Festo Corp. v. SMC Corp. (Fed. Cir. 2007).
In 1988, Festo sued SMC for infringement of its magnetized pistons. Since then, the CAFC has issued numerous Festo opinions including two en banc. The Supreme Court has also ruled twice. This appeal, like many of the others involve the scope and limits of the doctrine of equivalents (DOE).
Doctrine of Equivalents: While patent claim language traditionally defines the patent right, the doctrine of equivalents occasionally allows for a finding of infringement even when an accused product falls outside the literal limits of claim language. More particularly, DOE applies when a claim limitation differs insubstantially from the accused product or if the accused element performs the substantially same function in substantially the same way with substantially the same result (function/way/result test).
Prosecution History Estoppel: A narrowing claim amendment made during prosecution creates a presumption that the element should be narrowly interpreted — legally precluding application of the DOE. In its 2002 Festo decision, the Supreme Court noted three exceptions that would allow for DOE infringement even after a narrowing amendment: (1) the equivalent was unforeseeable; (2) the reason for the narrowing amendment was only tangentially related to the equivalent; or (3) “some other reason…”.
Foreseeable Equivalent: In this case, Festo’s amendment was narrowing, but the patentee argued that SMC’s equivalent was unforeseeable to one of ordinary skill at the time of the amendment. The question was whether the accused product’s aluminum sleeve was a foreseeable alternative of the claimed magnetizable sleeve. Aluminum sleeves were already well known in the art, but Festo argued unforeseeability because no PHOSITA knew that the aluminum sleeve would serve as a magnetic shield (the function of the sleeve). This unknown function — according to Festo — made the use of aluminum unforeseeable. In its briefs, Festo attempted to find a requirement for functional foreseeability in the function/way/result test of DOE.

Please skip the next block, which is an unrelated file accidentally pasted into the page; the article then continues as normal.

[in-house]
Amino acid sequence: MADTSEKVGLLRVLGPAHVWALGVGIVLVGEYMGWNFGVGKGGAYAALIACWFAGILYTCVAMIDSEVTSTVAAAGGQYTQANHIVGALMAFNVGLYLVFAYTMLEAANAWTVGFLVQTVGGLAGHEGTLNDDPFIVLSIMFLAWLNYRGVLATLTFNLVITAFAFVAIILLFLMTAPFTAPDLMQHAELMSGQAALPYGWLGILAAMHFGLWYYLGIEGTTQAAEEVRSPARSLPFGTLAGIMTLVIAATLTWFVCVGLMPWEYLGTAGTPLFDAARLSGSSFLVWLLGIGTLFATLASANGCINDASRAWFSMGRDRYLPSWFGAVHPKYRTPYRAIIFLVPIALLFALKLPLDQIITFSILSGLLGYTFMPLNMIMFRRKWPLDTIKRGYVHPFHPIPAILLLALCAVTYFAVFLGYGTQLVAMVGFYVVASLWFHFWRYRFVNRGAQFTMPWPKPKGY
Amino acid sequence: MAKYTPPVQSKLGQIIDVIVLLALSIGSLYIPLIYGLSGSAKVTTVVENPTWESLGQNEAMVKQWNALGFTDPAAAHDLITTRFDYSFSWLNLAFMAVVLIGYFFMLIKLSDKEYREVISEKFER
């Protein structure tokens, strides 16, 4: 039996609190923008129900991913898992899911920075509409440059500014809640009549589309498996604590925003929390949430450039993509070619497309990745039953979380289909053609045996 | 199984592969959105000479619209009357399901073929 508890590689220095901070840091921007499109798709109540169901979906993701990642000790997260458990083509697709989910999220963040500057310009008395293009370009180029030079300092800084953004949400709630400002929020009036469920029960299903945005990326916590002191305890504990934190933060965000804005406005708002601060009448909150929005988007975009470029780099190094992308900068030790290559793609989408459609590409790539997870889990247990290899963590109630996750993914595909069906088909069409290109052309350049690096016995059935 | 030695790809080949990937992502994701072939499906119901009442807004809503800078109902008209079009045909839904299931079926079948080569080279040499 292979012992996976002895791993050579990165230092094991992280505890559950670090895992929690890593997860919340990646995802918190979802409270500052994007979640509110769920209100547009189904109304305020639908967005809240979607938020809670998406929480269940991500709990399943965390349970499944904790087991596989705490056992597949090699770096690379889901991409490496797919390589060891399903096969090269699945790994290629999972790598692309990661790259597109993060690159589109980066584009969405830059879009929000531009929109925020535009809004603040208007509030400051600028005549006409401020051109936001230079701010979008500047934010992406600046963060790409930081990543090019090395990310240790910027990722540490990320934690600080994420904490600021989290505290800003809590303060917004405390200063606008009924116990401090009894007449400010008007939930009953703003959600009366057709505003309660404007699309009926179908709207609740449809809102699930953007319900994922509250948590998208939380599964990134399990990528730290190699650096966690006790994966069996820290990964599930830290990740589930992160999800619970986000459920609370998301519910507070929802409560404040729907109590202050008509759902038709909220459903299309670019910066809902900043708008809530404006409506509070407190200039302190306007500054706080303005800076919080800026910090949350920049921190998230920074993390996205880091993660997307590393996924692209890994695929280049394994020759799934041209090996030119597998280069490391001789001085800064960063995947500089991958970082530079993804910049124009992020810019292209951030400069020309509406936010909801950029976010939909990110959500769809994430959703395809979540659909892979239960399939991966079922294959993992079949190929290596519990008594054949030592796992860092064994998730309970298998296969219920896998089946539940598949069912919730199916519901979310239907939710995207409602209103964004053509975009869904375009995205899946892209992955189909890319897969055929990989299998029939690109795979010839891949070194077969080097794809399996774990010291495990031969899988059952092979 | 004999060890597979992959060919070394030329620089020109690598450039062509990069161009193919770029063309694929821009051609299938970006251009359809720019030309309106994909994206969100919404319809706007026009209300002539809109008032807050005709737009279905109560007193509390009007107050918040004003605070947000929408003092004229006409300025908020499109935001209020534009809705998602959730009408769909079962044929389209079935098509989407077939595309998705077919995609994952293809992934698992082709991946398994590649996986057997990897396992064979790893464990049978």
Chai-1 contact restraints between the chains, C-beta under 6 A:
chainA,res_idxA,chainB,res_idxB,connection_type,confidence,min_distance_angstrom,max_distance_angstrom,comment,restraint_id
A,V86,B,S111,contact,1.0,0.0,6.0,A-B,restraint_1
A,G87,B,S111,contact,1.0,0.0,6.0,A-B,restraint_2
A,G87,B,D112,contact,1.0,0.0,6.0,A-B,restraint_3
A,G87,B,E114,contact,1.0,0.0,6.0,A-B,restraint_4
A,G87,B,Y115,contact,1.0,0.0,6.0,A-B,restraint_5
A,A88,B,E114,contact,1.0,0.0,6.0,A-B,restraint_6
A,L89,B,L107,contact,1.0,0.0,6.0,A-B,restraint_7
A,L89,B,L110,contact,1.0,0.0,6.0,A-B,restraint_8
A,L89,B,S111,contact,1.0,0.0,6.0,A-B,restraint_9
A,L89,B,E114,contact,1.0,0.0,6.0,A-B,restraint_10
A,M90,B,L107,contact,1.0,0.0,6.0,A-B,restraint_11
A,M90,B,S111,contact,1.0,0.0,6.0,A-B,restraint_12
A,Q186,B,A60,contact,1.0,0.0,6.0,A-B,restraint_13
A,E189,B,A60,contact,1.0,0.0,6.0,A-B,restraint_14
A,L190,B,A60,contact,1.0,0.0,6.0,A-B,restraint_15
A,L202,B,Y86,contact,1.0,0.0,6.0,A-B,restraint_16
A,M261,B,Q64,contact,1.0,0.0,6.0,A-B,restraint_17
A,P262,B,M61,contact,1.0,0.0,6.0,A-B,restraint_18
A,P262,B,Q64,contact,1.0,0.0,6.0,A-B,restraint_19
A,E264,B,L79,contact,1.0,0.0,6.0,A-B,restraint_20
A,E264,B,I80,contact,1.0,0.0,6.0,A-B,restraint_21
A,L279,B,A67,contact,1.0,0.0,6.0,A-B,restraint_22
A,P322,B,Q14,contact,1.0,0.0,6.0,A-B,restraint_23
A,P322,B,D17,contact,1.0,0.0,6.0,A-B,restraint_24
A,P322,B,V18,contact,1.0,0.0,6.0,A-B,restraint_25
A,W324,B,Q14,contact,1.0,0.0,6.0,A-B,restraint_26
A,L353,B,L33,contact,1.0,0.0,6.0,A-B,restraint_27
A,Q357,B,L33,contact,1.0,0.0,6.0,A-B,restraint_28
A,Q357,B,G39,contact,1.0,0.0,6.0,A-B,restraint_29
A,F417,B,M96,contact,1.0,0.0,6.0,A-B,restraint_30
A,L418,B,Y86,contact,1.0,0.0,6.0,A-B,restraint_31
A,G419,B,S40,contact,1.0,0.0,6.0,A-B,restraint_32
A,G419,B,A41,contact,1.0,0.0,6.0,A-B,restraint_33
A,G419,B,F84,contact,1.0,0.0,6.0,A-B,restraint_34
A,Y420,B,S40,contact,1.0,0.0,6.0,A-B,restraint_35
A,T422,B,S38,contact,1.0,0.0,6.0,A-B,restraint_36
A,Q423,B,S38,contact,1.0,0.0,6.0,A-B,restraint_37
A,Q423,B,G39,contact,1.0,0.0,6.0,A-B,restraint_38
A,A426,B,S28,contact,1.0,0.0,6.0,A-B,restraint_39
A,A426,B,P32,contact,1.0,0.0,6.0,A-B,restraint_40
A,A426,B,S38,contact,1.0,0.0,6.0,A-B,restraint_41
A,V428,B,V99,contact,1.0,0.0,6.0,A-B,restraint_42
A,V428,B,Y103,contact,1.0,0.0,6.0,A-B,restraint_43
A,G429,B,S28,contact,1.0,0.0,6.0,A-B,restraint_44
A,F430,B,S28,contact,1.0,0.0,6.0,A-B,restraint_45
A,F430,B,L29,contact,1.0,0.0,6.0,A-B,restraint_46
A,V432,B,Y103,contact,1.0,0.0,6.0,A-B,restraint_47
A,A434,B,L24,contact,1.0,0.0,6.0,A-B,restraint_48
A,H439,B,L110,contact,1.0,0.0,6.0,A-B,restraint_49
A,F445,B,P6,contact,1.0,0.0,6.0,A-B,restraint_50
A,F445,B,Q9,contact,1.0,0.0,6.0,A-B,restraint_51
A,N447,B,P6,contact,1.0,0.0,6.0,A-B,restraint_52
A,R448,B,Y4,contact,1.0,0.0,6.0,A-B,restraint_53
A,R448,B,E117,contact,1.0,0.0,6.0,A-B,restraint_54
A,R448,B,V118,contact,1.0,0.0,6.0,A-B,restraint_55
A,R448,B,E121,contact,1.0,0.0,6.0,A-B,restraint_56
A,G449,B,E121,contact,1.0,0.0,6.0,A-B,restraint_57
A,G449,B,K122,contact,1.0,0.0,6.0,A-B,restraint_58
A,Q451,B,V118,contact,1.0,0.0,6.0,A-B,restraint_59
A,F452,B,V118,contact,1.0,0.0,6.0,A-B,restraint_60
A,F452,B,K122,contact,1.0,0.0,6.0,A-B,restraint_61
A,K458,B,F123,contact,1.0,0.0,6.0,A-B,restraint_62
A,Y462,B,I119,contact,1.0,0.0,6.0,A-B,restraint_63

The CAFC rejected Festo’s argument and instead found that foreseeability should be broadly interpreted — finding “that an alternative is foreseeable if it is disclosed in the pertinent prior art in the field of the invention. In other words, an alternative is foreseeable if it is known in the field of the invention as reflected in the claim scope before amendment.” This result follows the court’s 2003 en banc decision that later developed and nonanalogous technology are “usually not foreseeable” — but that equivalents already known in the relevant field are generally foreseeable.
Here, the CAFC went a step further — implying that the question of whether a PHOSITA could have known the suitability of a particular a alternative is not relevant to the question of foreseeability.
“An equivalent is foreseeable if one skilled in the art would have known that the alternative existed in the field of art as defined by the original claim scope, even if the suitability of the alternative for the particular purposes defined by the amended claim scope were unknown.”
Consequently, the aluminum sleeve was seen as foreseeable – and thus prosecution history estoppel applies to block the doctrine of equivalents.
Dissent: Judge Newman dissents – noting that the opinion is “confound[ing]”, “incorrect”, and “futher erodes the residue of the doctrine of equivalents.”